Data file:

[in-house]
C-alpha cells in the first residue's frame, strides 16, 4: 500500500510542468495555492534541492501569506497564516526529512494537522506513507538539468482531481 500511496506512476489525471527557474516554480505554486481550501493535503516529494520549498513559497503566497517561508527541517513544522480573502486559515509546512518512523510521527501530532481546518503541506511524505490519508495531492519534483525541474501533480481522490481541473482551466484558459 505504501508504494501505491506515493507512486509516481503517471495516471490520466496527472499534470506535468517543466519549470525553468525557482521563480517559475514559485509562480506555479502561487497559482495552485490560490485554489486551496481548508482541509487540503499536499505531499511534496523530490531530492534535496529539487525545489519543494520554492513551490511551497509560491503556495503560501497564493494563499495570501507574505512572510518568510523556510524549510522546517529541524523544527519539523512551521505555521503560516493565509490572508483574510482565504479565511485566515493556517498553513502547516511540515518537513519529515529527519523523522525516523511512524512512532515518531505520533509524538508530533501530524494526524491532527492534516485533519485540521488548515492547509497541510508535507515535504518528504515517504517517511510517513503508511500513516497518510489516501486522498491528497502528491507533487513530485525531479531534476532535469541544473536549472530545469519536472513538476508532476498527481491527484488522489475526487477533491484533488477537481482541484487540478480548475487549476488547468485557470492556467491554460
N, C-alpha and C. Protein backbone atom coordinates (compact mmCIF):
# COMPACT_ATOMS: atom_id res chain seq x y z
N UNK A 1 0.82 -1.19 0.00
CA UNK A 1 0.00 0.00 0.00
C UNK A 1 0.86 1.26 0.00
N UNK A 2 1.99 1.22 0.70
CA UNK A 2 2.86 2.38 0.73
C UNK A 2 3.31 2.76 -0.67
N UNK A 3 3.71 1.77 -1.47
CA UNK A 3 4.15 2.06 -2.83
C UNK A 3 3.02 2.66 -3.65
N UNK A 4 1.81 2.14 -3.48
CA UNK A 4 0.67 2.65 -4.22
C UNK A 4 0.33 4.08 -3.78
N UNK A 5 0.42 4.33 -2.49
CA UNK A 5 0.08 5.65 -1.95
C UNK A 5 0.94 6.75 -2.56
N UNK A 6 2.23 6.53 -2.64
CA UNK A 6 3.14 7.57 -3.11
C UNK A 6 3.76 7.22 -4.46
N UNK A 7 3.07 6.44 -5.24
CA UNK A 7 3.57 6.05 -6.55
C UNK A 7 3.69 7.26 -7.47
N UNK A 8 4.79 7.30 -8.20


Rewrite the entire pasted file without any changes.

[in-house]
C-alpha cells in the first residue's frame, strides 16, 4: 500500500510542468495555492534541492501569506497564516526529512494537522506513507538539468482531481 500511496506512476489525471527557474516554480505554486481550501493535503516529494520549498513559497503566497517561508527541517513544522480573502486559515509546512518512523510521527501530532481546518503541506511524505490519508495531492519534483525541474501533480481522490481541473482551466484558459 505504501508504494501505491506515493507512486509516481503517471495516471490520466496527472499534470506535468517543466519549470525553468525557482521563480517559475514559485509562480506555479502561487497559482495552485490560490485554489486551496481548508482541509487540503499536499505531499511534496523530490531530492534535496529539487525545489519543494520554492513551490511551497509560491503556495503560501497564493494563499495570501507574505512572510518568510523556510524549510522546517529541524523544527519539523512551521505555521503560516493565509490572508483574510482565504479565511485566515493556517498553513502547516511540515518537513519529515529527519523523522525516523511512524512512532515518531505520533509524538508530533501530524494526524491532527492534516485533519485540521488548515492547509497541510508535507515535504518528504515517504517517511510517513503508511500513516497518510489516501486522498491528497502528491507533487513530485525531479531534476532535469541544473536549472530545469519536472513538476508532476498527481491527484488522489475526487477533491484533488477537481482541484487540478480548475487549476488547468485557470492556467491554460
N, C-alpha and C. Protein backbone atom coordinates (compact mmCIF):
# COMPACT_ATOMS: atom_id res chain seq x y z
N UNK A 1 0.82 -1.19 0.00
CA UNK A 1 0.00 0.00 0.00
C UNK A 1 0.86 1.26 0.00
N UNK A 2 1.99 1.22 0.70
CA UNK A 2 2.86 2.38 0.73
C UNK A 2 3.31 2.76 -0.67
N UNK A 3 3.71 1.77 -1.47
CA UNK A 3 4.15 2.06 -2.83
C UNK A 3 3.02 2.66 -3.65
N UNK A 4 1.81 2.14 -3.48
CA UNK A 4 0.67 2.65 -4.22
C UNK A 4 0.33 4.08 -3.78
N UNK A 5 0.42 4.33 -2.49
CA UNK A 5 0.08 5.65 -1.95
C UNK A 5 0.94 6.75 -2.56
N UNK A 6 2.23 6.53 -2.64
CA UNK A 6 3.14 7.57 -3.11
C UNK A 6 3.76 7.22 -4.46
N UNK A 7 3.07 6.44 -5.24
CA UNK A 7 3.57 6.05 -6.55
C UNK A 7 3.69 7.26 -7.47
N UNK A 8 4.79 7.30 -8.20